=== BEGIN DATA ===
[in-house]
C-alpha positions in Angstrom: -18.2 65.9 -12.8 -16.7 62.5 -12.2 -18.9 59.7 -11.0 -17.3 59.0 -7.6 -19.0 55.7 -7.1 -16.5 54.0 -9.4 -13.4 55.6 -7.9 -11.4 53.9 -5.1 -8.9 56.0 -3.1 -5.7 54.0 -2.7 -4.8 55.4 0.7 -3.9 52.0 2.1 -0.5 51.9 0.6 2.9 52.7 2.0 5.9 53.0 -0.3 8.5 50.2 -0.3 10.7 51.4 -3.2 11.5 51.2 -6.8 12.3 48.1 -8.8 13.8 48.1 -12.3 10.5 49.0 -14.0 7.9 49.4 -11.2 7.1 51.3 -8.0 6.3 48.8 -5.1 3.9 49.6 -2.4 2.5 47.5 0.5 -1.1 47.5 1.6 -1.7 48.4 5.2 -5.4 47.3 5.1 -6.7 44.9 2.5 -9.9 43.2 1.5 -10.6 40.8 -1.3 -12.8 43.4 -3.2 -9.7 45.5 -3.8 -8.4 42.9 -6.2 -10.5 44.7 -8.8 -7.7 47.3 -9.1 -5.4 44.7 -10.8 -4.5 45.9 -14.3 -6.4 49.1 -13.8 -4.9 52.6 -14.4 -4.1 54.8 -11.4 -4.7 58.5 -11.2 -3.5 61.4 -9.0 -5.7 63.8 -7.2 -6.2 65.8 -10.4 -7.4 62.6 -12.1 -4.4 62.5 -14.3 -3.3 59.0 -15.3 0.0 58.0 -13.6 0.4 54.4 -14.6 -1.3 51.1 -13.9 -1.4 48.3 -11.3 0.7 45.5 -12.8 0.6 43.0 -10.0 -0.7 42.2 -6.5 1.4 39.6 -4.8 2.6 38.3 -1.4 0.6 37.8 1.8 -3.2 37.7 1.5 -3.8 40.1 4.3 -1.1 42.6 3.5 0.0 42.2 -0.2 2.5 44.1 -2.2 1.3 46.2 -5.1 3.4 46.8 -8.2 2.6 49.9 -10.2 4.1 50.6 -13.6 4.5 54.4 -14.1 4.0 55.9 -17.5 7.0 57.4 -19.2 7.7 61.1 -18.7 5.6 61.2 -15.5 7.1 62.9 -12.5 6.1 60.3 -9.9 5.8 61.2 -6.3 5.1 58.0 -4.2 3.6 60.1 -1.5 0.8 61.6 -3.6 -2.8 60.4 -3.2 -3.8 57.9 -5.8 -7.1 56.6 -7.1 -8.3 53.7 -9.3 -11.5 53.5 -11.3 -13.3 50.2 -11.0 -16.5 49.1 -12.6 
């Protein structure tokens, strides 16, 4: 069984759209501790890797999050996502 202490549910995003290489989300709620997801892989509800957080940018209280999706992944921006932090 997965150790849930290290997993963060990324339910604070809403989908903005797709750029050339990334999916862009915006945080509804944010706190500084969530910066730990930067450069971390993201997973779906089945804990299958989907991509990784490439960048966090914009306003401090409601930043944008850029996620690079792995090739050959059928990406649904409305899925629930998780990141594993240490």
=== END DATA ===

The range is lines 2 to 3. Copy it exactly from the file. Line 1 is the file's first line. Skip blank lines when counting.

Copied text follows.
C-alpha positions in Angstrom: -18.2 65.9 -12.8 -16.7 62.5 -12.2 -18.9 59.7 -11.0 -17.3 59.0 -7.6 -19.0 55.7 -7.1 -16.5 54.0 -9.4 -13.4 55.6 -7.9 -11.4 53.9 -5.1 -8.9 56.0 -3.1 -5.7 54.0 -2.7 -4.8 55.4 0.7 -3.9 52.0 2.1 -0.5 51.9 0.6 2.9 52.7 2.0 5.9 53.0 -0.3 8.5 50.2 -0.3 10.7 51.4 -3.2 11.5 51.2 -6.8 12.3 48.1 -8.8 13.8 48.1 -12.3 10.5 49.0 -14.0 7.9 49.4 -11.2 7.1 51.3 -8.0 6.3 48.8 -5.1 3.9 49.6 -2.4 2.5 47.5 0.5 -1.1 47.5 1.6 -1.7 48.4 5.2 -5.4 47.3 5.1 -6.7 44.9 2.5 -9.9 43.2 1.5 -10.6 40.8 -1.3 -12.8 43.4 -3.2 -9.7 45.5 -3.8 -8.4 42.9 -6.2 -10.5 44.7 -8.8 -7.7 47.3 -9.1 -5.4 44.7 -10.8 -4.5 45.9 -14.3 -6.4 49.1 -13.8 -4.9 52.6 -14.4 -4.1 54.8 -11.4 -4.7 58.5 -11.2 -3.5 61.4 -9.0 -5.7 63.8 -7.2 -6.2 65.8 -10.4 -7.4 62.6 -12.1 -4.4 62.5 -14.3 -3.3 59.0 -15.3 0.0 58.0 -13.6 0.4 54.4 -14.6 -1.3 51.1 -13.9 -1.4 48.3 -11.3 0.7 45.5 -12.8 0.6 43.0 -10.0 -0.7 42.2 -6.5 1.4 39.6 -4.8 2.6 38.3 -1.4 0.6 37.8 1.8 -3.2 37.7 1.5 -3.8 40.1 4.3 -1.1 42.6 3.5 0.0 42.2 -0.2 2.5 44.1 -2.2 1.3 46.2 -5.1 3.4 46.8 -8.2 2.6 49.9 -10.2 4.1 50.6 -13.6 4.5 54.4 -14.1 4.0 55.9 -17.5 7.0 57.4 -19.2 7.7 61.1 -18.7 5.6 61.2 -15.5 7.1 62.9 -12.5 6.1 60.3 -9.9 5.8 61.2 -6.3 5.1 58.0 -4.2 3.6 60.1 -1.5 0.8 61.6 -3.6 -2.8 60.4 -3.2 -3.8 57.9 -5.8 -7.1 56.6 -7.1 -8.3 53.7 -9.3 -11.5 53.5 -11.3 -13.3 50.2 -11.0 -16.5 49.1 -12.6 
């Protein structure tokens, strides 16, 4: 069984759209501790890797999050996502 202490549910995003290489989300709620997801892989509800957080940018209280999706992944921006932090 997965150790849930290290997993963060990324339910604070809403989908903005797709750029050339990334999916862009915006945080509804944010706190500084969530910066730990930067450069971390993201997973779906089945804990299958989907991509990784490439960048966090914009306003401090409601930043944008850029996620690079792995090739050959059928990406649904409305899925629930998780990141594993240490």